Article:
BUILD attendees were given a high-end Samsung tablet with Windows 8 pre-installed, and in general the Metro-style UI was a delight, responsive and easy to use, and with some fun example apps, though many of the apps that will come as standard were missing and there was evidence of pre-beta roughness and instability in places.

The client strategy seems to me to look like this:

Windows desktop will trundle on, with a few improvements in areas like boot time, client Hyper-V, and the impressive Windows To Go that runs Windows from a bootable and bitlocker-encrypted USB stick leaving no footprint on the PC itself. Many Windows 8 users will spend all their time in the desktop, and I suspect Microsoft will be under pressure to allow users to stick with the old Start menu if they have no desire or need to see the new Metro-style side of Windows..

A new breed of Intel tablets and touch-screen notebooks will make great devices towards the high end of mobile computing. This is something I look forward to taking with me when I need to work on the road: Metro-style apps for when you are squashed in an aeroplane seat, browsing the web or checking a map, but full Windows only a tap away. These will be useful but slightly odd hybrids, and will tend to be expensive, especially as you will want a keyboard and stylus or trackpad for working in desktop Windows. They will not compete effectively with the iPad or Android tablets, being heavier, with shorter battery life, more expensive and less secure. They may compete well with Mac notebooks, depending on how much value Metro adds for business users mainly focused on desktop applications.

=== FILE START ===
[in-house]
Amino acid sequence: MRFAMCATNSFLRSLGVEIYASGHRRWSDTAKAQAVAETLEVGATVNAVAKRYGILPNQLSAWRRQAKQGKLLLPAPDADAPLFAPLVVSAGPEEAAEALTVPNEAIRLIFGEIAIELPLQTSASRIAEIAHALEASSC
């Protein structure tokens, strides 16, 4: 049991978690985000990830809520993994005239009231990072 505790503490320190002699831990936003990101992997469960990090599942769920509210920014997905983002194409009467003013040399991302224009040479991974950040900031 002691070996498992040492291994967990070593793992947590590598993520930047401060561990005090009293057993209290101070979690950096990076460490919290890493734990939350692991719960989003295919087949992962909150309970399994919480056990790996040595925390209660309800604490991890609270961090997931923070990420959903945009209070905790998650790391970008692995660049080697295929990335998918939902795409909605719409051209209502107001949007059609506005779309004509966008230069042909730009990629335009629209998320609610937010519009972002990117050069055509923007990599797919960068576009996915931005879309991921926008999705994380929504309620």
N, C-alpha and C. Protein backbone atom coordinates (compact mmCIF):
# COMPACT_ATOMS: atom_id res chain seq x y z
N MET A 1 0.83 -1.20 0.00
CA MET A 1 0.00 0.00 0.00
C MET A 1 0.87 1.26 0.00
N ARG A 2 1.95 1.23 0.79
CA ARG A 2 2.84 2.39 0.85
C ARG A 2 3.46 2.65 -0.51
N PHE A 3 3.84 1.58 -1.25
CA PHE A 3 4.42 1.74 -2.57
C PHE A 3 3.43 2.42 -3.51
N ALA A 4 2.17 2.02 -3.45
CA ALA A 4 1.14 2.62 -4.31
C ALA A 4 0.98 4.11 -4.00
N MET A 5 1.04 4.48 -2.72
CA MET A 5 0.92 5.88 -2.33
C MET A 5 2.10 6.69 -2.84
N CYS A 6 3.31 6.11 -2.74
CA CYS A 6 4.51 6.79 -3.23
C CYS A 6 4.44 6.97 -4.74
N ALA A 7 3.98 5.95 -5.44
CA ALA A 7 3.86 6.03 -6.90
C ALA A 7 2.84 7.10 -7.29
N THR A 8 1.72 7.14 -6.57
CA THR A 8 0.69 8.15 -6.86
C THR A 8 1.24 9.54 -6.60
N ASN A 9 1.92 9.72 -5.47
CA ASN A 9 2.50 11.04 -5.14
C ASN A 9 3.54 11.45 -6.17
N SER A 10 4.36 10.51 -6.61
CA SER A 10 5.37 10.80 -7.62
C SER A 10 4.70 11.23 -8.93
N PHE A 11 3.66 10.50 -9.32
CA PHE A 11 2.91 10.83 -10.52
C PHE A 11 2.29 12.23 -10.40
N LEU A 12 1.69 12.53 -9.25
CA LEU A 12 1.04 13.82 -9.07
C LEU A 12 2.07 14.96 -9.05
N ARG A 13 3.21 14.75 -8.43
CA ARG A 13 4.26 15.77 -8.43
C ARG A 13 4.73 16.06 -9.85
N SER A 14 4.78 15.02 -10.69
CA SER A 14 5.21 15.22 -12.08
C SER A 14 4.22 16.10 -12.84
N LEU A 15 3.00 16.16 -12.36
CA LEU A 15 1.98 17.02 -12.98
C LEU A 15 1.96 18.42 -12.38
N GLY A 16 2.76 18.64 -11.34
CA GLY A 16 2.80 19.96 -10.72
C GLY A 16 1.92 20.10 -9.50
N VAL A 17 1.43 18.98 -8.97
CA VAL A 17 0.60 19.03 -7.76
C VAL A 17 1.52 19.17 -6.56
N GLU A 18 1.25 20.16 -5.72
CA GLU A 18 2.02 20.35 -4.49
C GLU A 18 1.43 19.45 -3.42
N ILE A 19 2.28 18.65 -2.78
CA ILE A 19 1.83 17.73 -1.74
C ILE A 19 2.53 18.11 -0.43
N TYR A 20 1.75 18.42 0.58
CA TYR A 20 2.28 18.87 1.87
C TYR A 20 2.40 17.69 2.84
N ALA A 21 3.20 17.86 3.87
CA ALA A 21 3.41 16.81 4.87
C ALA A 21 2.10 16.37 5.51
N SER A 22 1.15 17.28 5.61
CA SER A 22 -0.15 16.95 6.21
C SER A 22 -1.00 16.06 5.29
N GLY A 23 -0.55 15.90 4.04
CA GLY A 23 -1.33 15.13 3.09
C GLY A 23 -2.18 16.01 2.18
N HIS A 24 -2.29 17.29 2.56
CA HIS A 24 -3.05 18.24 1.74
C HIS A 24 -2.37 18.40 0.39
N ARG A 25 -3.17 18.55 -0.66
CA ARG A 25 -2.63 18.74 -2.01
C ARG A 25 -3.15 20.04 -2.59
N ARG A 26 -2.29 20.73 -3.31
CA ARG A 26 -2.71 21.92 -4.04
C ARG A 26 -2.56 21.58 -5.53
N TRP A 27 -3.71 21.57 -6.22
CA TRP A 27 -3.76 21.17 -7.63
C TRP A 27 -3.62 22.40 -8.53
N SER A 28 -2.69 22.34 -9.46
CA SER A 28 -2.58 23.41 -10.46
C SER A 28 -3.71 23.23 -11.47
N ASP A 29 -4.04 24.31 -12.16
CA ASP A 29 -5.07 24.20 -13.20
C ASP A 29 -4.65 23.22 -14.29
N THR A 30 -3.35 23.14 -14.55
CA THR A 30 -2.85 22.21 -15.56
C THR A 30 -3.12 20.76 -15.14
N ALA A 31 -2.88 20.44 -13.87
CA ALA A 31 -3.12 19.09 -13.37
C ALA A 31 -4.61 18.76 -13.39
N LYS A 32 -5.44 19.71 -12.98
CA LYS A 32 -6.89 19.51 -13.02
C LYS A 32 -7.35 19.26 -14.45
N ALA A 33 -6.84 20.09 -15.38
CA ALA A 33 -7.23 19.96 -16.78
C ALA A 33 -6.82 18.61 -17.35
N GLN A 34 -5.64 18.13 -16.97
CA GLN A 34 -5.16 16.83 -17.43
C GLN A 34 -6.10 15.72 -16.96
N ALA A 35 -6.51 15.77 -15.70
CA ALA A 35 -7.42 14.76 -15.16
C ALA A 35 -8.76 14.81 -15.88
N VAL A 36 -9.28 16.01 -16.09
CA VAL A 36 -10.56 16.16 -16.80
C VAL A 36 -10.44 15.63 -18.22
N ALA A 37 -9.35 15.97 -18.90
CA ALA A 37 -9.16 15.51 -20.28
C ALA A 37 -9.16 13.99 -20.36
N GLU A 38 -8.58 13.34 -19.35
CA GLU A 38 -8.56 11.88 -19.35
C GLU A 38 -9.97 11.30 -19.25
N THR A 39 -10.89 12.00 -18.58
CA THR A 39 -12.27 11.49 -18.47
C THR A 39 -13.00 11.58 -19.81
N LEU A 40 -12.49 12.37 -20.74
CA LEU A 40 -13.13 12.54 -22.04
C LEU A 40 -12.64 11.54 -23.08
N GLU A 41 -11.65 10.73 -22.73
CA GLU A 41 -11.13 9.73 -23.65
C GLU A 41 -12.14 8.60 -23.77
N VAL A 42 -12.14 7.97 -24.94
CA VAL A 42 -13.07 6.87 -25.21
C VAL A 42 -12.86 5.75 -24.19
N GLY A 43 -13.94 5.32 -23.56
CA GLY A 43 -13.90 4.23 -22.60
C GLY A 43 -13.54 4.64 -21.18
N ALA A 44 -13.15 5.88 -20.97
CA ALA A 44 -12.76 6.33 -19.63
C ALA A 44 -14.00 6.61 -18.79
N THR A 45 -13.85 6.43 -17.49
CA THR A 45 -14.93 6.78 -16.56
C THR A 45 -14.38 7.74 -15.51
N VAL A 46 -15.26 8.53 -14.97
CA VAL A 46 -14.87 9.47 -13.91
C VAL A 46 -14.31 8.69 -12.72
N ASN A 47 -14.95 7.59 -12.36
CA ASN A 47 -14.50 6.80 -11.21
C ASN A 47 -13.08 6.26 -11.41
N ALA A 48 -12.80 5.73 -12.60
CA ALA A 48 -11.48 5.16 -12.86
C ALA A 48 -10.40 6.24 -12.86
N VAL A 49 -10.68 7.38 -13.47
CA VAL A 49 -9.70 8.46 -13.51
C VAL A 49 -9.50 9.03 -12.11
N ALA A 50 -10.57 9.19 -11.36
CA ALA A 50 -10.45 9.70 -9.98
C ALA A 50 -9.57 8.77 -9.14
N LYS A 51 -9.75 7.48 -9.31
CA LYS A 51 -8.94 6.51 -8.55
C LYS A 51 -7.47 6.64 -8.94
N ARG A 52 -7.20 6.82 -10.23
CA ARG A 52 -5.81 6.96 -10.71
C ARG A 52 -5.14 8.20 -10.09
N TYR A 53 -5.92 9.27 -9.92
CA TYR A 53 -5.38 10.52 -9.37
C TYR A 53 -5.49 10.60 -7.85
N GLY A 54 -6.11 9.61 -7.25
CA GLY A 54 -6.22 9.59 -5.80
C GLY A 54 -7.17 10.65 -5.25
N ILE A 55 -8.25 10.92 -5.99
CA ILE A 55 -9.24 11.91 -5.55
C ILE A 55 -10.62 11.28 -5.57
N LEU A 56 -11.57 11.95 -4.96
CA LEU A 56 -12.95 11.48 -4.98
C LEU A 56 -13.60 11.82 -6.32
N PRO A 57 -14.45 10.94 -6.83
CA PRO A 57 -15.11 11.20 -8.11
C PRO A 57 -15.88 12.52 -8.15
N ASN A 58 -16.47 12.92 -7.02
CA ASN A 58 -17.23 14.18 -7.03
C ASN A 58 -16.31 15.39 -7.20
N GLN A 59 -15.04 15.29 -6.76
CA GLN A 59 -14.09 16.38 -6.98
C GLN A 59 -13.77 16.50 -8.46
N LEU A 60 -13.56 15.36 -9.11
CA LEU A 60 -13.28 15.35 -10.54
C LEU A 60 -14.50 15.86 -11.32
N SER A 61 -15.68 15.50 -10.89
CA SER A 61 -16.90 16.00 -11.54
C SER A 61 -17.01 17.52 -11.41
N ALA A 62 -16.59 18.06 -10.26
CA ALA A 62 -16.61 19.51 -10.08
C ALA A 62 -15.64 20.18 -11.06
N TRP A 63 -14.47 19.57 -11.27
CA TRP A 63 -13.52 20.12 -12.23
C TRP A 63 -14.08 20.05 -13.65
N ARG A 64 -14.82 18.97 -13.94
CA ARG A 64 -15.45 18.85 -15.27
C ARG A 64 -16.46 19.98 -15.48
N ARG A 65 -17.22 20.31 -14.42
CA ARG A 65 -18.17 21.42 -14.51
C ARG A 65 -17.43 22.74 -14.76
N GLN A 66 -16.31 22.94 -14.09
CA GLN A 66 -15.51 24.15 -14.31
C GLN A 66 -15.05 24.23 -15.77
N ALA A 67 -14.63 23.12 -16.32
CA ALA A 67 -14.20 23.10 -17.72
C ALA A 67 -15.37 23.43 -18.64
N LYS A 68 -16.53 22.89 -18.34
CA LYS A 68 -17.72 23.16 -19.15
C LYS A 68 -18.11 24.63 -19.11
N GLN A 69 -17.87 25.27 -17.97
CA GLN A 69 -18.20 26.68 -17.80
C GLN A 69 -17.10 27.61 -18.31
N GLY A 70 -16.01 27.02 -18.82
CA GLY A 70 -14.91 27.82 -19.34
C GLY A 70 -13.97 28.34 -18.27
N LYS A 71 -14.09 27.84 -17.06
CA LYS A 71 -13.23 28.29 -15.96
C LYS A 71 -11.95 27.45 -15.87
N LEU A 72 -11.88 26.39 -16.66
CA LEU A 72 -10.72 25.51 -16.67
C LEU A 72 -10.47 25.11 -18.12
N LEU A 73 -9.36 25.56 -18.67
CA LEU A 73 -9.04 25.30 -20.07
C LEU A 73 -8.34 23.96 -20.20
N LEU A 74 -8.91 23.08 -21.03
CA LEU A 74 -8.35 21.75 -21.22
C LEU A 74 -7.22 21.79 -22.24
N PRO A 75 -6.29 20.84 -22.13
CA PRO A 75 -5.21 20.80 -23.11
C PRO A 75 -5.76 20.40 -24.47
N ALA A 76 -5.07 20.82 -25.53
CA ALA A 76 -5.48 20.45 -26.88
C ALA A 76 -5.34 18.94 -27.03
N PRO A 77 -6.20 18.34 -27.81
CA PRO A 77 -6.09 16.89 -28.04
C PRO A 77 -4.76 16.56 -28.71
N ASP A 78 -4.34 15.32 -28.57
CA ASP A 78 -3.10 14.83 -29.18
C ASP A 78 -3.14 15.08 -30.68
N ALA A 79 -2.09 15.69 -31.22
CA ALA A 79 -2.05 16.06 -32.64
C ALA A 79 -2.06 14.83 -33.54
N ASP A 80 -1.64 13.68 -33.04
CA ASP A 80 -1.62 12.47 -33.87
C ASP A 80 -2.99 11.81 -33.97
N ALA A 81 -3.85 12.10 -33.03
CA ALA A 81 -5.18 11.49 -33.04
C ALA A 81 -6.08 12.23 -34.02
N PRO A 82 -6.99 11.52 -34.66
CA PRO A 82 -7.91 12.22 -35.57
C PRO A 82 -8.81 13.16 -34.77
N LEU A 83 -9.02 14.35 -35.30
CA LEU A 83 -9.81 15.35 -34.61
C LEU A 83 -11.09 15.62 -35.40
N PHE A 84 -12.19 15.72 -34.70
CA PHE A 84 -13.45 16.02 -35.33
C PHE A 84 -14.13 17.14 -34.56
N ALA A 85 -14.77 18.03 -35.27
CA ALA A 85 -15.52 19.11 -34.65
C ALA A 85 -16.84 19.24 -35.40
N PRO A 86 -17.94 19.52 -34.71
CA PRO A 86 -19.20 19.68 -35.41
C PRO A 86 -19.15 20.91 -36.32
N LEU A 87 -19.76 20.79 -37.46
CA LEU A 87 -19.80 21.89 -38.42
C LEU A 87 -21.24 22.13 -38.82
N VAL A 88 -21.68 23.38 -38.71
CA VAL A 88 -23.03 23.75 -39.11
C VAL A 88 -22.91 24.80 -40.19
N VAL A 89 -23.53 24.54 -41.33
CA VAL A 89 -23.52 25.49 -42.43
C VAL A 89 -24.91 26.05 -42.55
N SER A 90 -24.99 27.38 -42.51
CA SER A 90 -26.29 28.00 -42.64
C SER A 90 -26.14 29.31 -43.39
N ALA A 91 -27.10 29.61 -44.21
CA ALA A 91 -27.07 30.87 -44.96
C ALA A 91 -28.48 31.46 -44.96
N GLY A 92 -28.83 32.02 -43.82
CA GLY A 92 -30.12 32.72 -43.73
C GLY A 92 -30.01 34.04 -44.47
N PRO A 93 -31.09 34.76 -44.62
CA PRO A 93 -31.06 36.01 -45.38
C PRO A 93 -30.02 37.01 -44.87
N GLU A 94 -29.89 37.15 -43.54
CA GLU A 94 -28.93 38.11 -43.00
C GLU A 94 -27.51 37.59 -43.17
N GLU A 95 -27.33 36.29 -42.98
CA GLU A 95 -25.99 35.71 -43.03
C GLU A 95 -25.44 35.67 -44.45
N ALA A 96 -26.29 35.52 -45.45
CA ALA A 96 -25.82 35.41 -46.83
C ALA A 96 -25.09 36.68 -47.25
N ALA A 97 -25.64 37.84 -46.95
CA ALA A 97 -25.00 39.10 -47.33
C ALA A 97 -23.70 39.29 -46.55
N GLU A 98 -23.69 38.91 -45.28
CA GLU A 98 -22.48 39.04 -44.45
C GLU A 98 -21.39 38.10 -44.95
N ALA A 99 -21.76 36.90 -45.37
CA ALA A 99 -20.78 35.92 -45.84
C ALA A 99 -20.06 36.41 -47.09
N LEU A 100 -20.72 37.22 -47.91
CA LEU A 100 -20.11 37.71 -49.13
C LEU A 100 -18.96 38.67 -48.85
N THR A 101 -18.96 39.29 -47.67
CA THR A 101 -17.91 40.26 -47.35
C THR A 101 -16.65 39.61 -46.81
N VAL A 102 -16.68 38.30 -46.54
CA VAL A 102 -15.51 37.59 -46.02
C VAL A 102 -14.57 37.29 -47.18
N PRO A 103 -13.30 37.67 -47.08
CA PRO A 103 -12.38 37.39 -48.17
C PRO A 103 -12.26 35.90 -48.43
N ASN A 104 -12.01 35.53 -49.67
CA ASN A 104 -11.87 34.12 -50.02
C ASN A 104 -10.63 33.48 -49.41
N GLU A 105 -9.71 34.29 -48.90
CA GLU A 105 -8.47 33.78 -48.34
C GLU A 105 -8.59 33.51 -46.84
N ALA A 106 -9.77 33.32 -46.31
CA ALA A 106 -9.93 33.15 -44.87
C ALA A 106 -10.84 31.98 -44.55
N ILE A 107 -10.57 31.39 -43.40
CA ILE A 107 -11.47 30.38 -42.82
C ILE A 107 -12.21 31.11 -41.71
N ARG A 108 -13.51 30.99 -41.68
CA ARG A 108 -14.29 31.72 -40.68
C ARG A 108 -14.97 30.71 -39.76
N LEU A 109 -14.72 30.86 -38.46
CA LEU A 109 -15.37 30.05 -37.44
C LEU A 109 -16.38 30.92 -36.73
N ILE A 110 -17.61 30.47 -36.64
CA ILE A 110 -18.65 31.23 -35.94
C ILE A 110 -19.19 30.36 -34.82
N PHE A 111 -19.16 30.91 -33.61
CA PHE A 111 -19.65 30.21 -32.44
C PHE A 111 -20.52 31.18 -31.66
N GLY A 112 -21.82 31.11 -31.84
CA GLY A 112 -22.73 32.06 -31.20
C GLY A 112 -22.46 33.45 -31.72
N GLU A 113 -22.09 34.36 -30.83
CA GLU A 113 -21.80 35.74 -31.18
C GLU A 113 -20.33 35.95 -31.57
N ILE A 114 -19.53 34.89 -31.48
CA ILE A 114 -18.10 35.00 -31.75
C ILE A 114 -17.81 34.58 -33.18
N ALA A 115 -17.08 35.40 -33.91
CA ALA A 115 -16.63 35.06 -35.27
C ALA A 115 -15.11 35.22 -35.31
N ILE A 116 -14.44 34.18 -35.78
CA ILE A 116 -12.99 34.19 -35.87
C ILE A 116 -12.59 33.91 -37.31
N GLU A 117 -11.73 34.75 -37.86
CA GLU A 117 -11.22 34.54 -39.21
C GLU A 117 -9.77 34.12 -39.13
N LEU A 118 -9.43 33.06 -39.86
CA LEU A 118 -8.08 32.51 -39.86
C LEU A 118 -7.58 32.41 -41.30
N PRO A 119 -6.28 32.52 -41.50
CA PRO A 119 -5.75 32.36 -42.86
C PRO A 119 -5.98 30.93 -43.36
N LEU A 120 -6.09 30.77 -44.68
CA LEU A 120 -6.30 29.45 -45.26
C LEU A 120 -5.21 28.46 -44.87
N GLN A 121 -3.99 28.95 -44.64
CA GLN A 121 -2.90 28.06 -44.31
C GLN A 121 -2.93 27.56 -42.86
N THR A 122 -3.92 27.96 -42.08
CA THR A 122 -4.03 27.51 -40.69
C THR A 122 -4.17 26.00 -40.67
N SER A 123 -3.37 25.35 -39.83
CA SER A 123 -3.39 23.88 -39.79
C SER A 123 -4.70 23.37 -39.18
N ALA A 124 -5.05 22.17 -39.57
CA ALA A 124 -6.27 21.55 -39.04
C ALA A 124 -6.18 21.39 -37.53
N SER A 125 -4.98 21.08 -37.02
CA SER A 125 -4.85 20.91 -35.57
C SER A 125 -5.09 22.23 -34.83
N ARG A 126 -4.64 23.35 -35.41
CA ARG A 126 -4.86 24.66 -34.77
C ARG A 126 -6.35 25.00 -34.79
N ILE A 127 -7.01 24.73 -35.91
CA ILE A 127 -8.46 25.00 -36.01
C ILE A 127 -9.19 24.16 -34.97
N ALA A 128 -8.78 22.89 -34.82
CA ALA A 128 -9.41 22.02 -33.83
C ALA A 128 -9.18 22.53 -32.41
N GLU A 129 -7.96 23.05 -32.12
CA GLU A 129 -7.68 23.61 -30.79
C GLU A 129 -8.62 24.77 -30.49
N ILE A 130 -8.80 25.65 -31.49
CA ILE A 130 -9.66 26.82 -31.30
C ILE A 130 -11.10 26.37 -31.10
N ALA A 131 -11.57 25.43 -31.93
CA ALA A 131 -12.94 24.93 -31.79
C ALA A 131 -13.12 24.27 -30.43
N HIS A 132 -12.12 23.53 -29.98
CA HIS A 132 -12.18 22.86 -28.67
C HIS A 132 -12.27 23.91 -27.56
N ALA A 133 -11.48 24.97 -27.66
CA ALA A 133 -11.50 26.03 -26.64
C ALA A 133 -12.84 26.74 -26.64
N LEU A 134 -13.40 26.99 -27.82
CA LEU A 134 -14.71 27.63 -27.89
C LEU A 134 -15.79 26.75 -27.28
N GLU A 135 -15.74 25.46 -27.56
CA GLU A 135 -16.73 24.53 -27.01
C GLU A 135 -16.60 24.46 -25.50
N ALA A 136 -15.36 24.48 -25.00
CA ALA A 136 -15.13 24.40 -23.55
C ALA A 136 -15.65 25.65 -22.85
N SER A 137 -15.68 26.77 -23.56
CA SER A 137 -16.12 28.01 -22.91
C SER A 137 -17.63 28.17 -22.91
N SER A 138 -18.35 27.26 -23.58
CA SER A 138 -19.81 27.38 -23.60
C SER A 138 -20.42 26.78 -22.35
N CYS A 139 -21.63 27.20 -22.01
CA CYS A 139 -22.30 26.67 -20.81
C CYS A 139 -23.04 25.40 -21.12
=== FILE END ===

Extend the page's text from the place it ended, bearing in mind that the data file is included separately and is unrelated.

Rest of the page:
Windows on ARM, which will be mainly for Metro-style apps and priced to compete with other media tablets. This is where Microsoft is being vague, but we definitely heard at BUILD that only Metro-style apps will be available from the Windows Store for ARM, and even hints that there may be no way to install desktop apps. I suspect that Microsoft would like to get rid of desktop Windows on ARM, but that it will be too difficult to achieve that in the first iteration. One unknown factor is Office. It is obvious that Microsoft cannot rework full Office for Metro by this time next year; yet offering desktop Office will be uncomfortable and (knowing Microsoft) expensive on a lightweight, Metro-centric ARM device. Equally, not offering Office might be perceived as throwing away a key advantage of Windows.

Either way, Windows on ARM looks like Microsoft’s iPad competitor, safe, cloud-oriented, inexpensive, long battery life, and lots of fun and delightful apps, if developers rush to the platform in the way Microsoft hopes.